This kind of poor coverage perpetuates stereotypes about Native people and is deeply harmful for all of us. I don’t think a community, especially one like ours, where colonization happened relatively recently, can fully understand itself and envision its future without developing a stronger respect for local Indigenous people’s perspectives and sovereignty. 

What was my inspiration?

I didn’t know much about Indigenous issues when I first saw Winnemem Wintu Hereditary Chief and Spiritual Leader Caleen Sisk speak in 2009 while at an environmental law conference I attended as a graduate student at the University of Oregon. In her presentation, she described how the tribe was fighting against the U.S. Bureau of Reclamation’s proposal to raise Shasta Dam, which would inundate more of their ancestral land for a second time. Naive and unschooled in the history of Western water development, I was gobsmacked by the presentation, unable to fathom how a tribe would have to relive what seemed like a clear human rights atrocity a mere seven decades later. Little did I know then that Winnemem Wintu people have and are experiencing what Indigenous peoples face around the world: constant threats from mega-developments that displace communities and rupture cultural lifeways all for the sake of “progress.”

To this day, the truth that Indigenous people have an inherent right to exist on their own terms is continually challenged and disputed. My hope with the Shasta Scout Indigenous Affairs beat is that our readers will come to learn about the vitality, complexity and importance of Indigenous cultures and knowledges. I also hope our readers will begin to think more critically when confronted with development projects that rely on the destruction of Indigenous ways of life so that we all begin to question what “progress” really is and who it’s really for.

On a personal level, working with and learning from Indigenous communities has spurred me to develop a stronger understanding of who I am, how I came to be here on their homelands and what my responsibilities are as a human being. I hope our Indigenous Affairs coverage may encourage some similar introspection among our readers.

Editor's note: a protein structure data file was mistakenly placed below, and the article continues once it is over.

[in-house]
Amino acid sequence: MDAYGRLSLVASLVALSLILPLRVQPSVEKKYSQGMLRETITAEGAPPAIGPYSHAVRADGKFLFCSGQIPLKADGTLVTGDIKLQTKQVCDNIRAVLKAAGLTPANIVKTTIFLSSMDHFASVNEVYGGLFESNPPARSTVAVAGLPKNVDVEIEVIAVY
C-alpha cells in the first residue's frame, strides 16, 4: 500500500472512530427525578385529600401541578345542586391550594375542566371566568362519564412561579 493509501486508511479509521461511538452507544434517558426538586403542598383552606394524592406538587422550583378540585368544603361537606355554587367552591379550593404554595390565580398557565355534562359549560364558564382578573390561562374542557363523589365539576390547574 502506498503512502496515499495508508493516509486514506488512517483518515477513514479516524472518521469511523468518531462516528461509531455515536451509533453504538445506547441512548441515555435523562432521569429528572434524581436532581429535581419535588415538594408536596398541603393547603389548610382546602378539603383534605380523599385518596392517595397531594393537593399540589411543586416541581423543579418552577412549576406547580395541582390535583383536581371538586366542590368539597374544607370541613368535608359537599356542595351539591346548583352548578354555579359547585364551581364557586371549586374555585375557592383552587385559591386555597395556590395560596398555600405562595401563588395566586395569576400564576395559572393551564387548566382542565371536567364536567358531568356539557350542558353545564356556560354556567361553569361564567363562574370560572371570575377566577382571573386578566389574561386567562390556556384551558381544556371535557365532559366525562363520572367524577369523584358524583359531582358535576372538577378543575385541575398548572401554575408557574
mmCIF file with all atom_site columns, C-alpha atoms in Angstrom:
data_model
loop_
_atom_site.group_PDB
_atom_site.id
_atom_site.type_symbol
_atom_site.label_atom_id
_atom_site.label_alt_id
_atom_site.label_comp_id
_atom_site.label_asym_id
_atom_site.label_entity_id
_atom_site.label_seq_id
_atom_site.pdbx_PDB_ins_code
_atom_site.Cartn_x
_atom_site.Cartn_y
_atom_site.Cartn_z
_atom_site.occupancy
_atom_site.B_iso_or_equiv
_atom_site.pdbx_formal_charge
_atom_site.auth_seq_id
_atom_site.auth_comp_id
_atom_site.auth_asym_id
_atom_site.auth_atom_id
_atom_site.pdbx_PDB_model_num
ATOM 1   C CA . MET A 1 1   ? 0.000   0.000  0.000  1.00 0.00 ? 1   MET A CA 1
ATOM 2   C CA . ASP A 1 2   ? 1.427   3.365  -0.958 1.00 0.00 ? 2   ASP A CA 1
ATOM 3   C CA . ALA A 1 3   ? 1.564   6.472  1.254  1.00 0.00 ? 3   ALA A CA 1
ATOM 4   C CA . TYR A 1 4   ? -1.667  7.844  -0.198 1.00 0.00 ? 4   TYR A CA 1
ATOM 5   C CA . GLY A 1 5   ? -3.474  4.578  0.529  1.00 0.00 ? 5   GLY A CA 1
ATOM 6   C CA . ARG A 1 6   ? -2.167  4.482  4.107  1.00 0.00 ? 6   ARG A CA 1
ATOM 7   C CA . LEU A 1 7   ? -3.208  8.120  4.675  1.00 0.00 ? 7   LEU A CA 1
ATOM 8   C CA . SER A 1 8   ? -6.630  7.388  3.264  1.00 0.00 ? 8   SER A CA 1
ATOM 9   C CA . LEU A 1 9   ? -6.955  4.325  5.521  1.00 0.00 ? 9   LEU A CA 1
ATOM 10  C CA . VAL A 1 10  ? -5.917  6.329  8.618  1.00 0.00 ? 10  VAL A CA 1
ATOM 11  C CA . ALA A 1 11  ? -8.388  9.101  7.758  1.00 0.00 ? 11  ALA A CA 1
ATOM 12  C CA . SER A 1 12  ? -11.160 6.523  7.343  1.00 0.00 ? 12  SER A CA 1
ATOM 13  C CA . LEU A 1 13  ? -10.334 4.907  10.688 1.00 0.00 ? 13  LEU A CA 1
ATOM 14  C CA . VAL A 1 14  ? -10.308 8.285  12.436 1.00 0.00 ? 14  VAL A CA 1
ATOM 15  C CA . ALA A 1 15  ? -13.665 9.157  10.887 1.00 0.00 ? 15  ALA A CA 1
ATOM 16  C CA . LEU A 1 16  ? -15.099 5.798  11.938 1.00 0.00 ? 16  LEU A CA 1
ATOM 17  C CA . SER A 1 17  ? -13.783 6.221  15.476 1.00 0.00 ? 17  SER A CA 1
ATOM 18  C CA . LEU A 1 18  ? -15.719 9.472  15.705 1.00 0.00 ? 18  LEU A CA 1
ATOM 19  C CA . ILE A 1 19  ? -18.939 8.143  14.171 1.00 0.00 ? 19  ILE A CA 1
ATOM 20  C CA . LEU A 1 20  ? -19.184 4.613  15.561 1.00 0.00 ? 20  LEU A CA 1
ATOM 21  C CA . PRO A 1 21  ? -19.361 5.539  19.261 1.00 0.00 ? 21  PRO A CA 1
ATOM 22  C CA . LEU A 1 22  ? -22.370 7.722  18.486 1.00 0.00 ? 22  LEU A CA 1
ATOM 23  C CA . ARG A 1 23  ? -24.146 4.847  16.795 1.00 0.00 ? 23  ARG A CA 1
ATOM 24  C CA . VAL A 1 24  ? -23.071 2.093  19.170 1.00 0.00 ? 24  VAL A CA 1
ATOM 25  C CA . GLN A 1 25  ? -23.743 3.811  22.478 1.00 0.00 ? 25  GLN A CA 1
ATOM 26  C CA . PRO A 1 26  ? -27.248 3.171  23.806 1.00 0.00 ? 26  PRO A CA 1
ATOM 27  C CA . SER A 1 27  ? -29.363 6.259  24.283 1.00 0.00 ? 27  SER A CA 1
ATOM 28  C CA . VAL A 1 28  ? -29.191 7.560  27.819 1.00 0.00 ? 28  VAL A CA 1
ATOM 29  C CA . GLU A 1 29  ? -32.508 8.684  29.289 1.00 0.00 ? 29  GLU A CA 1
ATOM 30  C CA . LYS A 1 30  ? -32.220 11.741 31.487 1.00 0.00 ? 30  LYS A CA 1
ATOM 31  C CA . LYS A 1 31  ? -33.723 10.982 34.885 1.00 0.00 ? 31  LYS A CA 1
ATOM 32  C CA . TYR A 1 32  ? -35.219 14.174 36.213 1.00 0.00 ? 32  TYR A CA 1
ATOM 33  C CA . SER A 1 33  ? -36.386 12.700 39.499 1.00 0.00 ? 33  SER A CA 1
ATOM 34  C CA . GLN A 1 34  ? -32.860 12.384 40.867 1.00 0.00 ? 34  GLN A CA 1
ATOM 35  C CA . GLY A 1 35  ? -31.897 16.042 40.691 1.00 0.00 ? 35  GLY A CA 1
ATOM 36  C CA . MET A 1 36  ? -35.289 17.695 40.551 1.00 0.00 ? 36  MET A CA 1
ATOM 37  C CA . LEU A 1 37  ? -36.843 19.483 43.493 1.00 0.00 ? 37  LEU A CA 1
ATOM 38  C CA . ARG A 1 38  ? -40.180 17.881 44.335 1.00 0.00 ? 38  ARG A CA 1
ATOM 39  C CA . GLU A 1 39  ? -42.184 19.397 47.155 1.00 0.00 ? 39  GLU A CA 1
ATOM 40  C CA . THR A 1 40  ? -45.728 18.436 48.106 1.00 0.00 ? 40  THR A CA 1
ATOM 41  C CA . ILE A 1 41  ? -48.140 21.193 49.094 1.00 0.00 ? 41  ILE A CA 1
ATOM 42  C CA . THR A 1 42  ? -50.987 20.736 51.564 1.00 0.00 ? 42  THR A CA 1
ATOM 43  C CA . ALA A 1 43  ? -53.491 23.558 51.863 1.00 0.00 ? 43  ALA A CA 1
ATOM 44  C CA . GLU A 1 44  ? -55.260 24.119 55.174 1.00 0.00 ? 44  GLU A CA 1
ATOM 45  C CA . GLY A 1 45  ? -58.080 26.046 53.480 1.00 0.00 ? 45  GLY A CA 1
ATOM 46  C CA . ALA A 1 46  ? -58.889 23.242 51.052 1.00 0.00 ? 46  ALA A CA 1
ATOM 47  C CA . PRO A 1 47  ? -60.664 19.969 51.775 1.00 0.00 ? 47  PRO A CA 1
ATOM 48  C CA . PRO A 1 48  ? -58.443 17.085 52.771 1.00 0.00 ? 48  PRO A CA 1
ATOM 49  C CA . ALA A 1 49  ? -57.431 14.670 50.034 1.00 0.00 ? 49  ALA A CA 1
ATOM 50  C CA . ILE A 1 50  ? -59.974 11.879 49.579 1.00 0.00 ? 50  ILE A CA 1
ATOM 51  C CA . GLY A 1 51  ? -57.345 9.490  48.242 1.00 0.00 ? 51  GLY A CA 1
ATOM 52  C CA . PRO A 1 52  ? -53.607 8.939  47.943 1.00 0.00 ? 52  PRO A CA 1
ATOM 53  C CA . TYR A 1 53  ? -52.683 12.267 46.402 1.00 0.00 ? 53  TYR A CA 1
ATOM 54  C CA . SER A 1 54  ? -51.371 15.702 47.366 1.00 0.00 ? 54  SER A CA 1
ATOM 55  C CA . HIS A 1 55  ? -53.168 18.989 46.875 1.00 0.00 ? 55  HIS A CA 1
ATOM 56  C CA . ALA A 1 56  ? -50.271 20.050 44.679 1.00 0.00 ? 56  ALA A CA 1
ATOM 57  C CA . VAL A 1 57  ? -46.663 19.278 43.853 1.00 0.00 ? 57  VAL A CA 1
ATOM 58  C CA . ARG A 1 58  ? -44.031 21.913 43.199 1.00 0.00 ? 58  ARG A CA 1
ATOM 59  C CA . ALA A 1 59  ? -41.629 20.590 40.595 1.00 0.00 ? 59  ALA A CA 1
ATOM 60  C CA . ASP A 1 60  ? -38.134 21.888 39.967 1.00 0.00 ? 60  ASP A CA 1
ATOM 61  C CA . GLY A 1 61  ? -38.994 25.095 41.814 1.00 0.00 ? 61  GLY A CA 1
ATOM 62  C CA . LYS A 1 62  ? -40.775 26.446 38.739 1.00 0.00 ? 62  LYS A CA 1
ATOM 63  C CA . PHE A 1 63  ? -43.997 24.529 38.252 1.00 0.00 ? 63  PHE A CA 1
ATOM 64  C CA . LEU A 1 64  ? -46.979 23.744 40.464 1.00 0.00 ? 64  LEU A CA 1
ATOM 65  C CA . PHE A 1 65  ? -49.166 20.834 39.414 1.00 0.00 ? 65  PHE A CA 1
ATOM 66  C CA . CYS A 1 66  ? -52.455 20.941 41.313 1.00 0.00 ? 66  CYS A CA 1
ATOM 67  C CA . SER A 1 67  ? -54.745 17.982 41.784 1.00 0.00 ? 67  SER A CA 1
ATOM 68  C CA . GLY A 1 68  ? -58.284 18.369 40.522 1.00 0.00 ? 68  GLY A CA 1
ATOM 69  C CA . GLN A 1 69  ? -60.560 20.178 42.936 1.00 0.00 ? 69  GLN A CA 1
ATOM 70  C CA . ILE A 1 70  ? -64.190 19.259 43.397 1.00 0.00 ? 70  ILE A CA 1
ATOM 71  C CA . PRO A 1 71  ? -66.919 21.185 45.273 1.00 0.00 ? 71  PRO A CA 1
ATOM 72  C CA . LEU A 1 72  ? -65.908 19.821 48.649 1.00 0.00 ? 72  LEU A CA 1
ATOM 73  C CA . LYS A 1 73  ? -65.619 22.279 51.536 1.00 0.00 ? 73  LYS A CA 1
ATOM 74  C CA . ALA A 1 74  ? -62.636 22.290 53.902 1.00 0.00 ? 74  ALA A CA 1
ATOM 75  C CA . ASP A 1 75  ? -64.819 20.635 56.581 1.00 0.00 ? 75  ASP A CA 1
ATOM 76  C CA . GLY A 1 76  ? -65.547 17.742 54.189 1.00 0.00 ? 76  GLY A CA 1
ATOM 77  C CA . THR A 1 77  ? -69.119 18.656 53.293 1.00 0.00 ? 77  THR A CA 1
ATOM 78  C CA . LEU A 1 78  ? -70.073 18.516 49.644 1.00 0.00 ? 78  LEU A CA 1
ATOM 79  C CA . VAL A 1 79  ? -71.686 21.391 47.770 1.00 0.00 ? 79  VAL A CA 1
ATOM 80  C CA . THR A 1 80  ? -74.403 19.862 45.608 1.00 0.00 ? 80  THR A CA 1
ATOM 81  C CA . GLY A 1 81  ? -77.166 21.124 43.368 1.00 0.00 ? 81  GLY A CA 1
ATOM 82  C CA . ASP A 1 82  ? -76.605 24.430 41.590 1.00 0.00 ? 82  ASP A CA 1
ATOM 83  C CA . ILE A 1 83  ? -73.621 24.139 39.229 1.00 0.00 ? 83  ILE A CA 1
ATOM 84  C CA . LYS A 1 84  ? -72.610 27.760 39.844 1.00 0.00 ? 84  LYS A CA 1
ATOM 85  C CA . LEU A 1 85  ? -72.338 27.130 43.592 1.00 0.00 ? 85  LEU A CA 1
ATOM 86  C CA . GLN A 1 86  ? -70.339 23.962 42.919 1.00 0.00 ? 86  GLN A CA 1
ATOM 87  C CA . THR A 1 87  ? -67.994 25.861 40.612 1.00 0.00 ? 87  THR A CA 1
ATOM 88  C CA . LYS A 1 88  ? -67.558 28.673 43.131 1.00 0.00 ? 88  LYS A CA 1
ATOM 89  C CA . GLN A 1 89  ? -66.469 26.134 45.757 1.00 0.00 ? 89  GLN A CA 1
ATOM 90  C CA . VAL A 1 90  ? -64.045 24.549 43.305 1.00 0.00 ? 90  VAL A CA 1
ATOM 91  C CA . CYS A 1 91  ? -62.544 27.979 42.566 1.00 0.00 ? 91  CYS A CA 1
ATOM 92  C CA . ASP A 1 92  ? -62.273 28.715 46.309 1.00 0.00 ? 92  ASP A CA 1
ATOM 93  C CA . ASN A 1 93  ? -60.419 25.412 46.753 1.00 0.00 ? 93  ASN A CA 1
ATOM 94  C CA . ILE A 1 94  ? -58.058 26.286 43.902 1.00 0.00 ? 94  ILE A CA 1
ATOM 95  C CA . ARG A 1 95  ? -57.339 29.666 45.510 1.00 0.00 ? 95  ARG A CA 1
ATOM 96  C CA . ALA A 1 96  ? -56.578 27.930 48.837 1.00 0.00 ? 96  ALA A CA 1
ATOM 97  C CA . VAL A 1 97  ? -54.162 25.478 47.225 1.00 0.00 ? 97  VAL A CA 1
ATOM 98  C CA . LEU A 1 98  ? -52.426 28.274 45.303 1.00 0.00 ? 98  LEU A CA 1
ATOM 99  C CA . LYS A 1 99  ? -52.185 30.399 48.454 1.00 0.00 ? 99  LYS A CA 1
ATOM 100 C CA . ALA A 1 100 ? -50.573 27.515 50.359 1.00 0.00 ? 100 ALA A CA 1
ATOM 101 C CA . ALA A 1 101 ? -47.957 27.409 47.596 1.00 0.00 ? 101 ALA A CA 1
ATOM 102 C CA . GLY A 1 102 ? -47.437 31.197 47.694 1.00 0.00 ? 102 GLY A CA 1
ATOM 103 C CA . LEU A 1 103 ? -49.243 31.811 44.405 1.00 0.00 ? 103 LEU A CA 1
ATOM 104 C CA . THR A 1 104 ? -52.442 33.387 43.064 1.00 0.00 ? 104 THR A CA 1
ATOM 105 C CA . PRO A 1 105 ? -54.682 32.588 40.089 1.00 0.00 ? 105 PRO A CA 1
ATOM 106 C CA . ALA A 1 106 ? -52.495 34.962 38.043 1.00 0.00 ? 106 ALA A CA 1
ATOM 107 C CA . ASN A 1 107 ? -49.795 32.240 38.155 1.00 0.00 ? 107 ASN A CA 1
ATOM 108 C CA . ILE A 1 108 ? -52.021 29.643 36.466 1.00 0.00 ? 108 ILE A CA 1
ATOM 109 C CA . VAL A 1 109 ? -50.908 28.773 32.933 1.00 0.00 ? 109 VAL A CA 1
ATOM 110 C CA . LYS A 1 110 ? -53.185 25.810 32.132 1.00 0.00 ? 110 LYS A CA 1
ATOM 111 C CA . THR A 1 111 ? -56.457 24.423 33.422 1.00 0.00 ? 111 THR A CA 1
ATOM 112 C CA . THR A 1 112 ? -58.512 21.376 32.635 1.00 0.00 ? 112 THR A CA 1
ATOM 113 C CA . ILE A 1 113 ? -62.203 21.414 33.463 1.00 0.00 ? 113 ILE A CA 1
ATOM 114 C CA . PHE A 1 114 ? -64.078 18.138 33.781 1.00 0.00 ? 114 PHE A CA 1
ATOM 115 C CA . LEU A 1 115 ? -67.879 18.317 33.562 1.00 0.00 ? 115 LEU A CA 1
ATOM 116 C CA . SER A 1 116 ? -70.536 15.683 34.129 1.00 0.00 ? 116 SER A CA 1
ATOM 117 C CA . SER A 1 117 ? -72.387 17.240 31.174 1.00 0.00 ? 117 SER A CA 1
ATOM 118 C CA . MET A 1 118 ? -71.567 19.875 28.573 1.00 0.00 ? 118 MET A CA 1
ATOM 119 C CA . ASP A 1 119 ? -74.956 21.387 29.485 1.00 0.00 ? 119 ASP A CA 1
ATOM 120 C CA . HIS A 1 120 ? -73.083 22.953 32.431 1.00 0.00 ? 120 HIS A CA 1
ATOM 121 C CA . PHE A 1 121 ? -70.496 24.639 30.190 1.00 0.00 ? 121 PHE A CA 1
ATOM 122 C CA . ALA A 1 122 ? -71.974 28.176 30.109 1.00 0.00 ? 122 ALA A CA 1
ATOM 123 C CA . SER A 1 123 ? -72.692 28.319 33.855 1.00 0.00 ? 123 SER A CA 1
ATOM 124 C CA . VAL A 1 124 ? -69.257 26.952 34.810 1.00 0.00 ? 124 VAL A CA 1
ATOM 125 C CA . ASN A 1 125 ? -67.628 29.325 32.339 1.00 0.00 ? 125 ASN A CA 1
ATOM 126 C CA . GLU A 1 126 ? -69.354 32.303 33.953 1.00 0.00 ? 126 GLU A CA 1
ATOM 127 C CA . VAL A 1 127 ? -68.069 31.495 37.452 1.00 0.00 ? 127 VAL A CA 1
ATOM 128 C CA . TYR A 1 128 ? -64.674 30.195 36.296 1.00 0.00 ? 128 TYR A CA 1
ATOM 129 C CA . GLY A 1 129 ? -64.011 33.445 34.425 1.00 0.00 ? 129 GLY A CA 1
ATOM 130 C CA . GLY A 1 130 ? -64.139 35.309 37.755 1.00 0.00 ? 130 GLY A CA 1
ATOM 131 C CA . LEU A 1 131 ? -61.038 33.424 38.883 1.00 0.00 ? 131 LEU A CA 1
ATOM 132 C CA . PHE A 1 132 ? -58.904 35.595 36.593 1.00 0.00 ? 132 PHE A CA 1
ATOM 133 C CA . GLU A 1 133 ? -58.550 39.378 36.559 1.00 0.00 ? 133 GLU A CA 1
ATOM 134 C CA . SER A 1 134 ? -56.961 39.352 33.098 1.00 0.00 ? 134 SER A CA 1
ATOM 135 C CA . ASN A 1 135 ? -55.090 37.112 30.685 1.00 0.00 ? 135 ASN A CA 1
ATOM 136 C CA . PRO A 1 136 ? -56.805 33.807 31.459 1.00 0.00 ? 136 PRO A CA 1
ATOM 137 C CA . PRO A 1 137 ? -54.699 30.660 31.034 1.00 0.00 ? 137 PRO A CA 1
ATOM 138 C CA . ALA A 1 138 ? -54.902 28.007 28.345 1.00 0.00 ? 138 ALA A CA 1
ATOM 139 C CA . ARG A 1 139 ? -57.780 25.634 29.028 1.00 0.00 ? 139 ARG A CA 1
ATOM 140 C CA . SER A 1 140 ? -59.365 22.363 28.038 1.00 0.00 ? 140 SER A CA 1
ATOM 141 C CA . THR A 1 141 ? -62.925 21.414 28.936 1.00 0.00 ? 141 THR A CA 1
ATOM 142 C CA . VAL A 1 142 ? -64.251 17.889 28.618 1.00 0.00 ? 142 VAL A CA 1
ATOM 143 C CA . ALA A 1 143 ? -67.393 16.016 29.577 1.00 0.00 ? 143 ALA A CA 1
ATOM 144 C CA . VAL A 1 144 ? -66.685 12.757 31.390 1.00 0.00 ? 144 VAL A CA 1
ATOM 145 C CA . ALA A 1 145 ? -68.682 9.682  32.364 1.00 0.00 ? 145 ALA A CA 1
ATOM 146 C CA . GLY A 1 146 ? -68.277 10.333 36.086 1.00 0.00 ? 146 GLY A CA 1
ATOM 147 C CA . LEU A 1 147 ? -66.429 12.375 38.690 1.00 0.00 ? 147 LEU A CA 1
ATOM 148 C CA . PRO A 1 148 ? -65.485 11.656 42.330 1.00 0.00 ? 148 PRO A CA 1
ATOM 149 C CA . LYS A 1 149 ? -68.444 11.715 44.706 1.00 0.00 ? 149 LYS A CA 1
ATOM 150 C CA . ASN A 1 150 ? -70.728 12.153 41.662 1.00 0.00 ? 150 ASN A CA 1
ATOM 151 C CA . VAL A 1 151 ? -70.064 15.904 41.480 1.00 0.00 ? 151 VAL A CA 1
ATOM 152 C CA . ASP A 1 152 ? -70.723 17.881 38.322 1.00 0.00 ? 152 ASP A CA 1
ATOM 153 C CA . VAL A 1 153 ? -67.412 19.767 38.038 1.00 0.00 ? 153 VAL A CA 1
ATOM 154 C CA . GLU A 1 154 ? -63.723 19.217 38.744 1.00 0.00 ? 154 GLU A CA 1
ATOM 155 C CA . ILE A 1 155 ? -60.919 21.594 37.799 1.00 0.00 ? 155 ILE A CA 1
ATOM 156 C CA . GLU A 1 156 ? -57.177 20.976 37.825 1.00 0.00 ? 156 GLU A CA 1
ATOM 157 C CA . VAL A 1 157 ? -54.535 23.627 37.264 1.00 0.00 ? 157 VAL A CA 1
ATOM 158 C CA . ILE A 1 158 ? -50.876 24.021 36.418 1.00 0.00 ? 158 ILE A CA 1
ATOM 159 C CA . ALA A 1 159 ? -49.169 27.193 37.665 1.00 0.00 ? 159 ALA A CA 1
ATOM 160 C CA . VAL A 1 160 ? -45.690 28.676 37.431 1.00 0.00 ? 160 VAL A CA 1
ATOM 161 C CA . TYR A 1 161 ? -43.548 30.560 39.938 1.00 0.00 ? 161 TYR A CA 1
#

What do I bring to this story?

Since meeting Chief Sisk in 2009, I have continued to work as a journalist and organizer with the local Indigenous community, and I’m currently in graduate school at UC-Davis, earning my PhD in Native American Studies and Human Rights. I have developed strong working relationships with many members of the local Native community. While I always will have much to learn, I have a solid foundational understanding of the density of the community as well as the complexity of the history and politics. One of my challenges will be effectively communicating that complexity to readers.

What’s influencing my work? 

Of course, the Indigenous elders, activists and educators I’ve been working with as well as my fellow students in my graduate program are the greatest influences on my work. From a journalistic perspective, I’m really moved by the work of Jenni Monet (Laguna Pueblo) who started publishing “decolonized” versions of her articles because she felt her editors were making changes to better fit their stereotypical expectations.

I also appreciate the work of my colleague Debra Krol, who is an Indigenous environmental reporter for the Arizona Republic. She’s also a great follow on Twitter and recently published an amazing series about the legal barriers to protecting Indigenous sacred sites.

In terms of scholars, Daniel Heath Justice’s book Why Indigenous Literatures Matters had a profound impact on my understanding of Indigenous justice and protector movements – especially what it means to fight for justice that won’t be achieved in your lifetime. Native poets like Deborah Miranda and Natalie Diaz have also helped me gain some sense of what it’s like when the process of demanding that your humanity be acknowledged challenges an entire society’s sense of identity. 

Here is the survey for Indigenous Community Members:

And here is the survey for all community members, including Indigenous peoples.


Thank you! If you have additional questions, ideas or feedback you can reach out to Marc at [email protected]